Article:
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Mister B

video of Timmons hit

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Trying to sell a friend on the F3, and wanted him to see the shot that Timmons took without missing a beat. But I can't seem to locate it. Can anyone help?

 

Thanks. 

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Is this the one you had in mind?--Boston at Tampa Bay on 3-13-16. Found it by searching the term Tim Timmons getting hit by a pitch

 

 

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No, there was a play at home and after taking the hit, he was right on top of the play. IIRC, it happened this spring.

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6 hours ago, udbrky said:

holy crap!!!!!!!!!!!!!!  102 and he didn't flinch?!?  Impressive, I must say ...........

gnhbua93 chiming in ....... 5,.........4,...........3,.................2

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31 minutes ago, Thunderheads said:

holy crap!!!!!!!!!!!!!!  102 and he didn't flinch?!?  Impressive, I must say ...........

gnhbua93 chiming in ....... 5,.........4,...........3,.................2

At 102, there's no time to flinch.

He looked a bit shaken, taking two tries to get his mask off and not pivoting with F2 as he turned to get the ball.

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15 minutes ago, yawetag said:

At 102, there's no time to flinch.

He looked a bit shaken, taking two tries to get his mask off and not pivoting with F2 as he turned to get the ball.

ok, ok ...flinch was the wrong word ...... he didn't appear to stumble or react much to a 102mph hit .... there :nod: 

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I wonder if umpires are a little more skittish  when Sanchez is catching.

He is the Nuke-La-Loosh of F2's.  You are never quite sure if he is going to catch it.

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2 hours ago, conbo61 said:

I wonder if umpires are a little more skittish  when Sanchez is catching.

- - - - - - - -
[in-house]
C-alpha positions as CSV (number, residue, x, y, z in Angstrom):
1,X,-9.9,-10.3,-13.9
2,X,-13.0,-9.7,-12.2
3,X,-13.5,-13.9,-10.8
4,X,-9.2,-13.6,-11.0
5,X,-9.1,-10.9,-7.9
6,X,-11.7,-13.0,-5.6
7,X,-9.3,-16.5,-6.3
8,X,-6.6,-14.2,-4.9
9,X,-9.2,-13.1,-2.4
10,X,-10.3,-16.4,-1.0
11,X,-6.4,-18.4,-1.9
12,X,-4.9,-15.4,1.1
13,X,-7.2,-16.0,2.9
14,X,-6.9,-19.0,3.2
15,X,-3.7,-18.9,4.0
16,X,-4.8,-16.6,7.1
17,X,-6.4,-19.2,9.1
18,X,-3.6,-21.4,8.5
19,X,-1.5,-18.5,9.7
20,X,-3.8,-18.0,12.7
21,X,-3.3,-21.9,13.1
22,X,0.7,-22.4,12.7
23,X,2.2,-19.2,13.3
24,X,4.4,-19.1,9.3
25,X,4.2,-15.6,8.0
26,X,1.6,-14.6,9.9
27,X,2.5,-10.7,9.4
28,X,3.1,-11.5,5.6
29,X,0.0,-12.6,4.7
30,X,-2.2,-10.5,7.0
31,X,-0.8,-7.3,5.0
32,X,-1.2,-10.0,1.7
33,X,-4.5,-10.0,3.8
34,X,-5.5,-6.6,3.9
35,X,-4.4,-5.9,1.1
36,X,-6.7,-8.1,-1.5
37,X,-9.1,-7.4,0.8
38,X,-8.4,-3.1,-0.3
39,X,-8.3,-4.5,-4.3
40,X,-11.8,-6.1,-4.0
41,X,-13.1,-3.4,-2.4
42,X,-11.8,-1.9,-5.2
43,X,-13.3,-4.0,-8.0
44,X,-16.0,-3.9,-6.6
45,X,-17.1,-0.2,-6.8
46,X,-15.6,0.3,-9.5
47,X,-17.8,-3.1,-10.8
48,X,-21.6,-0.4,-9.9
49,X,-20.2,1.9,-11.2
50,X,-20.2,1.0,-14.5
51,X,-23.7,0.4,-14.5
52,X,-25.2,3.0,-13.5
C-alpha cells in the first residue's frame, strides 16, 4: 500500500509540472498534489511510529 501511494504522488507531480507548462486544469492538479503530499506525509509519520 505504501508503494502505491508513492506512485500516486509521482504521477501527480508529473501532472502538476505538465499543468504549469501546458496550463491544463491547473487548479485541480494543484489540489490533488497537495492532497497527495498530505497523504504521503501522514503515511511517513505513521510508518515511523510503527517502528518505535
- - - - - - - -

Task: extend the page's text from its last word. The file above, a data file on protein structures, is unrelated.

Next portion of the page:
He is the Nuke-La-Loosh of F2's.  You are never quite sure if he is going to catch it.

Very true - however, at 102, if you're looking low and away and your F1 comes with up and in, no MLB player that ever wore the tools of ignorance makes that catch.

At 100 mph the ball reaches the plate faster than the signal from your eye reaches your brain.   

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1 hour ago, beerguy55 said:

At 100 mph the ball reaches the plate faster than the signal from your eye reaches your brain.   

Source? Napkin math tells me a 100mph ball will travel between rubber and plate in about 0.4 seconds. According to a quick Google search, it takes about 0.15 to 0.2 seconds for a person to "recognize" an image to our brain from our eye.

If your statement is correct, anyone hitting a 100mph fastball is just guessing and getting lucky.

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5 hours ago, yawetag said:

Source? Napkin math tells me a 100mph ball will travel between rubber and plate in about 0.4 seconds. According to a quick Google search, it takes about 0.15 to 0.2 seconds for a person to "recognize" an image to our brain from our eye.

If your statement is correct, anyone hitting a 100mph fastball is just guessing and getting lucky.

Although, for all intents and purposes, "guessing" is not an entirely inaccurate description, I kind of garbled a couple of different statements.  Mainly, the pitch does get there in the blink of an eye.  (at 100 mph the ball gets to the plate in roughly the same amount of time it takes you to close and open your eyelid).   If you blink, you will miss the pitch.

Watching a 100 mph fastball come at you your eye/brain kind of achieves that frame rate kind of equivalent  to wheels on film looking like they're spinning backwards...the ball's going faster than you can process, so we don't actually see the ball the whole way, we really more anticipate where it's going, and your brain fills in the gaps.

At that speed, when you see the ball it's moved about 15 feet from where you saw it, so make no mistake, there"s guesswork in there.

I've batted against pitchers who threw in the low 90's, and even at that speed the ball seems to "hop" through space, optically skipping several feet at once - I can only imagine what 100 looks (or doesn't look) like.

In the end, what you're left with is, just under 0.4 seconds for the ball to reach the plate, about 0.15 seconds for your brain to catch up, about 0.15 seconds to complete your swing (or perhaps move your mitt five feet) - leaving you about a tenth of a second to react when the typical reaction time of an adult in their prime is almost twice that.   Hence, why every major league batter starts their swing on every pitch (except for 'takes').

So, yes, there is some guessing and luck.  I've heard MLB players say of Randy Johnson that they're just sending the bat through the strike zone and hoping the ball hits it...at 6'10" and 100 mph.

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